In addition to the Arctic, the North Pole, the natural resources of the South Pole, Antarctica also whet the appetite of many countries. Antarctica is known as the world’s largest source of freshwater. Declared as the “Continent for Science and Peace,” this region functions as a natural laboratory for climate research, geophysics, biology, space sciences and other branches of science. According to the Antarctic Treaty System signed by Argentina, Australia, Belgium, Chile, France, Japan, New Zealand, Norway, South Africa, the Soviet Union, the UK and the US in 1959 and entered into force in 1961, Antarctica will be used for international scientific studies and environmental protection. According to the Madrid Protocol signed in 1991, mining is prohibited in Antarctica, except for scientific research. Turkey, which signed the Antarctic Treaty in 1995, became a party to this treaty in 1996.

Antarctica, where 90% of the world’s glaciers and 70% of freshwater are located, is home to strong winds and is known as the continent that provides the world’s climate and carbon dioxide balance. The Scientific Committee on Antarctic Research (SCAR), attended by 75 scientists from 22 countries in 2014, determined the priority order of scientific studies to be carried out in the continent for 20 years. Accordingly, the global impact of the Antarctic atmosphere and the South Sea, understanding why, how and where the ice masses are decreasing, Antarctic history, space and universe research and reducing the adverse effects of human beings in the region are among these priority areas.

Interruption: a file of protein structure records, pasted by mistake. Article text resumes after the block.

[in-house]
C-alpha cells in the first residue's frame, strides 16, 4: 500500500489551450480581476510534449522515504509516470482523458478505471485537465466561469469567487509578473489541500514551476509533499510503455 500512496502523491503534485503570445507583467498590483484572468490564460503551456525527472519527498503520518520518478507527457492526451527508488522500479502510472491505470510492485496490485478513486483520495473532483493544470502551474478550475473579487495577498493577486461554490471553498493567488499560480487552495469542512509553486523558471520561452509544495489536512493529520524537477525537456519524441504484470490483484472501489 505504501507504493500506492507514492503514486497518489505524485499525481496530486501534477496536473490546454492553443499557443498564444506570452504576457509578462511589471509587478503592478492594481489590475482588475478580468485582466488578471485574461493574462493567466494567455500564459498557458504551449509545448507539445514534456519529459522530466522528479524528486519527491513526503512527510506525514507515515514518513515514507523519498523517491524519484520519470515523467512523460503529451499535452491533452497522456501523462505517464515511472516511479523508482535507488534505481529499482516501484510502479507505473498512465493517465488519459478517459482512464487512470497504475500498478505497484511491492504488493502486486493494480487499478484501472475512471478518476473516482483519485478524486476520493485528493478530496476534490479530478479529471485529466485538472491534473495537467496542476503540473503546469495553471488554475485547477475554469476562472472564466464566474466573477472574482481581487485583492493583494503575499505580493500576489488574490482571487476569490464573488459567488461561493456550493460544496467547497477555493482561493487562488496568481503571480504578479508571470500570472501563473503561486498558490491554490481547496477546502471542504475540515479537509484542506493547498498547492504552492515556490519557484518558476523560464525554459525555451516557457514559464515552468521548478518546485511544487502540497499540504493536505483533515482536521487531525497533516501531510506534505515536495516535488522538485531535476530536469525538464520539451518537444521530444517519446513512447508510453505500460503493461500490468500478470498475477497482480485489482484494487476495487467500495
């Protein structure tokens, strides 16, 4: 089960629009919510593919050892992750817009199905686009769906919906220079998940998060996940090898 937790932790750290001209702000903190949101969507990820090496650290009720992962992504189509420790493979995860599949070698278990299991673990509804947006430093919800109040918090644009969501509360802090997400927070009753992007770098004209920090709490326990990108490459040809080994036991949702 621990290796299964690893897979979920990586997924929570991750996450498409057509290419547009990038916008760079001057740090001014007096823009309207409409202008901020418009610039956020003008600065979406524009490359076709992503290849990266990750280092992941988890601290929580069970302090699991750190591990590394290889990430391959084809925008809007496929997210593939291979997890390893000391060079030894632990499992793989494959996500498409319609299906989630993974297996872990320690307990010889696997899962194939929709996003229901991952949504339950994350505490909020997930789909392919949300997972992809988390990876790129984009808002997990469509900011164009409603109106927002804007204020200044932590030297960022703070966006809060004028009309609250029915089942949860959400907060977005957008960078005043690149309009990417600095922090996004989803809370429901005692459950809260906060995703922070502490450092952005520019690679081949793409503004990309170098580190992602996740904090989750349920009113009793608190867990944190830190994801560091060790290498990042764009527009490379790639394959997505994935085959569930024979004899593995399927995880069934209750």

Economic value of poles

The economic value of the poles is increasing day by day due to the increase in global temperature and the melting of glaciers. As the glaciers melt, access to and transportation to the mines and minerals hidden in the region becomes easier. As the glaciers melt, the area is expected to be used as a trade route and significantly shorten traditional trade routes. For this reason, countries within the Arctic Circle and China have been undertaking more projects in the region in recent years.